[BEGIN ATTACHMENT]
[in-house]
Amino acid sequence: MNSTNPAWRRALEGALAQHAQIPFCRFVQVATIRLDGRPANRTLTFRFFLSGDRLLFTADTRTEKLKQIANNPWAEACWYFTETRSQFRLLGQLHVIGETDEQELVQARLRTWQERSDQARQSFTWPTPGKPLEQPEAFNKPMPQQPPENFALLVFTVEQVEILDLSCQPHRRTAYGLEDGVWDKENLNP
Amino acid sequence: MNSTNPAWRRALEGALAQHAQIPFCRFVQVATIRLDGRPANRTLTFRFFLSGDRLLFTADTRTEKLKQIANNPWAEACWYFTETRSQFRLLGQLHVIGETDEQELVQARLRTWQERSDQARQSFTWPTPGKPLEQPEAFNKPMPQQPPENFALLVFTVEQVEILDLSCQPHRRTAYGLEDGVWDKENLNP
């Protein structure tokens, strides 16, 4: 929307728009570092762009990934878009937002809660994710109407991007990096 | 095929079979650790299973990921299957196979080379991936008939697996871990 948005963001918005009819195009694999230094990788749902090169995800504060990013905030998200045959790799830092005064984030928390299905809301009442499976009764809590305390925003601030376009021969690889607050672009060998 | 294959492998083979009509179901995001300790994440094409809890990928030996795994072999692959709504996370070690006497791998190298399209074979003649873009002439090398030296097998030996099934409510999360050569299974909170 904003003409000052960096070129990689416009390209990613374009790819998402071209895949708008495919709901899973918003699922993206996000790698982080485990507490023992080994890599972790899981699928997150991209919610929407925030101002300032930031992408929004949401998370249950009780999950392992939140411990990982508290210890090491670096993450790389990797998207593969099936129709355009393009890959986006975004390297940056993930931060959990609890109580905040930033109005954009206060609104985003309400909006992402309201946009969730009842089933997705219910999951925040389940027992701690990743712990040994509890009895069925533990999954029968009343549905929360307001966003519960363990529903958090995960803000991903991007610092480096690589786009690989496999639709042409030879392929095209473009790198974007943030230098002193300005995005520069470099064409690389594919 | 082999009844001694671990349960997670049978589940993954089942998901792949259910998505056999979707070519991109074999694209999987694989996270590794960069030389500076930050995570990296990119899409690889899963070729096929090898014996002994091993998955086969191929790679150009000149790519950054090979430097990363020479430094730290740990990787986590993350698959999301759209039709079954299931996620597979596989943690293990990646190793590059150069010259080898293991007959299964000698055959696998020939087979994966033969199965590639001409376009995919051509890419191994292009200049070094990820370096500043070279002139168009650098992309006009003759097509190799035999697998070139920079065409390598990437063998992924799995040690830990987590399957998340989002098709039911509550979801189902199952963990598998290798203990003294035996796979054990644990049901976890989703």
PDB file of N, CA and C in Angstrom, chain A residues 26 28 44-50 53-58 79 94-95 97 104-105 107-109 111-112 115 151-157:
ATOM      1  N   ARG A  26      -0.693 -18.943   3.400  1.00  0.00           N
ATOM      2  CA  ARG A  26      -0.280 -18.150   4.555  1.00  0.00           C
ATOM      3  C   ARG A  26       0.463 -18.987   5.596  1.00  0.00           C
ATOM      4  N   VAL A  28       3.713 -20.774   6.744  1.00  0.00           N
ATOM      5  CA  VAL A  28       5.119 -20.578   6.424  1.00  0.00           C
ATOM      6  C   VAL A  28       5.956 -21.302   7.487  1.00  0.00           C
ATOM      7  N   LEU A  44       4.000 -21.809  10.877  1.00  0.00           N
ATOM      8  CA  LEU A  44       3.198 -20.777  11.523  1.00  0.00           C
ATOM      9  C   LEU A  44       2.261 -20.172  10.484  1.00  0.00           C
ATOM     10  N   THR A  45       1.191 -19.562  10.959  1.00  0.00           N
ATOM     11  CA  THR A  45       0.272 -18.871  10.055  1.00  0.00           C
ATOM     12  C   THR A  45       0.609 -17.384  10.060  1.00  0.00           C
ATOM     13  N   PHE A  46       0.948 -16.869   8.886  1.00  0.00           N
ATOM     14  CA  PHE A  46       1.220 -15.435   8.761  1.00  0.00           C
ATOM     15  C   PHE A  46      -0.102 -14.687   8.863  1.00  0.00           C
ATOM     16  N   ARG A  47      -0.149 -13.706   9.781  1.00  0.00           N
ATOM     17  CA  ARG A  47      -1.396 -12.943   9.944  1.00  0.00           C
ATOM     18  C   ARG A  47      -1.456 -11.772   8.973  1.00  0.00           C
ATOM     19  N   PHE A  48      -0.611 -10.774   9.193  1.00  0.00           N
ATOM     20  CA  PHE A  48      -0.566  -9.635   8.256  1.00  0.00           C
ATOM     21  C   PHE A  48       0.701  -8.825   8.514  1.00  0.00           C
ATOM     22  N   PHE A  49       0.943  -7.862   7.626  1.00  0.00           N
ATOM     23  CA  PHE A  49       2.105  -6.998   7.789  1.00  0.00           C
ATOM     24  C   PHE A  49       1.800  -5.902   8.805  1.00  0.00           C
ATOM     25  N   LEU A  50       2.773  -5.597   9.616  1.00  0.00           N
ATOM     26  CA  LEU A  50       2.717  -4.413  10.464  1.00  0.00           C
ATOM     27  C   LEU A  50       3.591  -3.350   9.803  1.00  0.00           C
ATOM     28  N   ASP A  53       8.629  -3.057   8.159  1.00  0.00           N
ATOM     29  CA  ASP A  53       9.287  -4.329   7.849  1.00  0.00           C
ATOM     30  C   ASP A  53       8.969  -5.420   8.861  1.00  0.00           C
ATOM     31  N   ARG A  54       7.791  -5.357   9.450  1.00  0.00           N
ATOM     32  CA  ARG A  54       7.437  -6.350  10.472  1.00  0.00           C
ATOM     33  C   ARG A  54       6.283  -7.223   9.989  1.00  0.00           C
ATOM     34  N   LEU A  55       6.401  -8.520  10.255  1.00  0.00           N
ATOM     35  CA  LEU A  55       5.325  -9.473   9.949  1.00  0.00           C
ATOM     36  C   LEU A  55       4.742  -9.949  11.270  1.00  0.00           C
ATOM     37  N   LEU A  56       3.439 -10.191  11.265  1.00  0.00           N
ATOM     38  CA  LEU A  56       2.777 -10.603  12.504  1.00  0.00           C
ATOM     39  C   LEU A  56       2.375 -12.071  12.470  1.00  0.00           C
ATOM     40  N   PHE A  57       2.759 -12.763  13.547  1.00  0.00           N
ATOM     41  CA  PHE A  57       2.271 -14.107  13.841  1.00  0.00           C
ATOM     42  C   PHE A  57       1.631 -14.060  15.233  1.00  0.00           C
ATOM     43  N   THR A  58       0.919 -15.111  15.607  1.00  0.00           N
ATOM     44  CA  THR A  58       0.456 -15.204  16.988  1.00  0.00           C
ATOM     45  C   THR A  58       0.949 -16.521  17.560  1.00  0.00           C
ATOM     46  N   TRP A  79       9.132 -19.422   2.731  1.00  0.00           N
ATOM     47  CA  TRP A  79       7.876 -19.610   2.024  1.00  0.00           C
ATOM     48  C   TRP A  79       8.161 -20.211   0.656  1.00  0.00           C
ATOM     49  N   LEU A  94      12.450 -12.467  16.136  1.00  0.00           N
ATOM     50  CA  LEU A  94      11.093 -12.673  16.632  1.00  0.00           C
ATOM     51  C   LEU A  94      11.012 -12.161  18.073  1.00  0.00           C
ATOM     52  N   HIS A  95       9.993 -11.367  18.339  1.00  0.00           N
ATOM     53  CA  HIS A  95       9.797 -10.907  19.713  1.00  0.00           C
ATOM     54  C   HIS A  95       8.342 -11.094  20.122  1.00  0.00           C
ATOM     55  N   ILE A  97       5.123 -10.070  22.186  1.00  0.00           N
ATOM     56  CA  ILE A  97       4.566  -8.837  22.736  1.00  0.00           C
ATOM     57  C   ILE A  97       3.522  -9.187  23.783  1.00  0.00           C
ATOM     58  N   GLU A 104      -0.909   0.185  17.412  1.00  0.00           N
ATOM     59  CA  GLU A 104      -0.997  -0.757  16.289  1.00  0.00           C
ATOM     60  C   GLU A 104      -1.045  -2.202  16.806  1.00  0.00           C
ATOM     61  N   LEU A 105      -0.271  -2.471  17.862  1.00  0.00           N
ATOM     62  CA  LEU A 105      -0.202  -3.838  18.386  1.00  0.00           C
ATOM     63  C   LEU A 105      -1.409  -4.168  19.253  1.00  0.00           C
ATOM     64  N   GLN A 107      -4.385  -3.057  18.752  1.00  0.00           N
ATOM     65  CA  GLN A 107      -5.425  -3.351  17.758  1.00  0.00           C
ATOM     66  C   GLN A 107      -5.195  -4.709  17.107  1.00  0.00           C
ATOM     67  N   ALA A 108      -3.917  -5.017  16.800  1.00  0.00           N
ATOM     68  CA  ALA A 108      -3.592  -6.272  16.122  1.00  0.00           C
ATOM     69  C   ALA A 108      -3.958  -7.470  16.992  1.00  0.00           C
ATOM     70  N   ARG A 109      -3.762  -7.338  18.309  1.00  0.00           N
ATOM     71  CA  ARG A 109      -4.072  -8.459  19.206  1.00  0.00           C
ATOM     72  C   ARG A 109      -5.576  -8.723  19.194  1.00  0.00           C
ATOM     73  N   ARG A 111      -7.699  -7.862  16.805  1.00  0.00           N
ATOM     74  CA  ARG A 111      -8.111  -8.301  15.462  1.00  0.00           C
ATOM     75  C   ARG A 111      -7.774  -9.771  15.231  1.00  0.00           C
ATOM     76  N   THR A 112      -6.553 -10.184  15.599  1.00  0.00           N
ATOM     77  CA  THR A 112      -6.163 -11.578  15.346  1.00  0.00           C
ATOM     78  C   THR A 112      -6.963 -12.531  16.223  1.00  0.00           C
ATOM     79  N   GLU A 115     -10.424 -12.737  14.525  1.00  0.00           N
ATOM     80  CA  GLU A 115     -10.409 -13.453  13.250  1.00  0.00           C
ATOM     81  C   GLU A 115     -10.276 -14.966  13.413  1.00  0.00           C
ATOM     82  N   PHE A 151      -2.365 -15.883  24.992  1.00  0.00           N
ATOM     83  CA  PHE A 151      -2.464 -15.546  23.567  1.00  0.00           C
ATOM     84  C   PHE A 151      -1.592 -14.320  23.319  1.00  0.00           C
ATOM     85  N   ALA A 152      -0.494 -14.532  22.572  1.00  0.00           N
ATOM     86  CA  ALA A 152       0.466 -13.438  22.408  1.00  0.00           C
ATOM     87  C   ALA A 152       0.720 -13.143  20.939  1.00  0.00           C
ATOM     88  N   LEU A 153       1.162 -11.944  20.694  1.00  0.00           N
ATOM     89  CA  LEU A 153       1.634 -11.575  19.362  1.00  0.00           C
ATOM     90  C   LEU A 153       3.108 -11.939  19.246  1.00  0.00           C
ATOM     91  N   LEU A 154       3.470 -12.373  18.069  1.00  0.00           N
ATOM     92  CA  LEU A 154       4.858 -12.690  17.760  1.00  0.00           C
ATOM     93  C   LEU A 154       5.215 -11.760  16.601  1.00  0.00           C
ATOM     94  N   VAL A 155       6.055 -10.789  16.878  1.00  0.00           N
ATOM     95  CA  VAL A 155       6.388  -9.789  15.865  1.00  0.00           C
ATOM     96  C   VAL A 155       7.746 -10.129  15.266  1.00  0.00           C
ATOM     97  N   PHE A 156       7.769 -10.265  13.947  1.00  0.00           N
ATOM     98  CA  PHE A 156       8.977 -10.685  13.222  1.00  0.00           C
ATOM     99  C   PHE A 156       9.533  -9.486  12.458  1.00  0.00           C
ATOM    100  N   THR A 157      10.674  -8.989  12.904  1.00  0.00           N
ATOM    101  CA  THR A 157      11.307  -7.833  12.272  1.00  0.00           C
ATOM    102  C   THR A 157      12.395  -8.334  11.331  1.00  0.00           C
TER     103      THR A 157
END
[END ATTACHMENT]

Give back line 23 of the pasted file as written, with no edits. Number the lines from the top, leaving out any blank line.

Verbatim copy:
ATOM     18  C   ARG A  47      -1.456 -11.772   8.973  1.00  0.00           C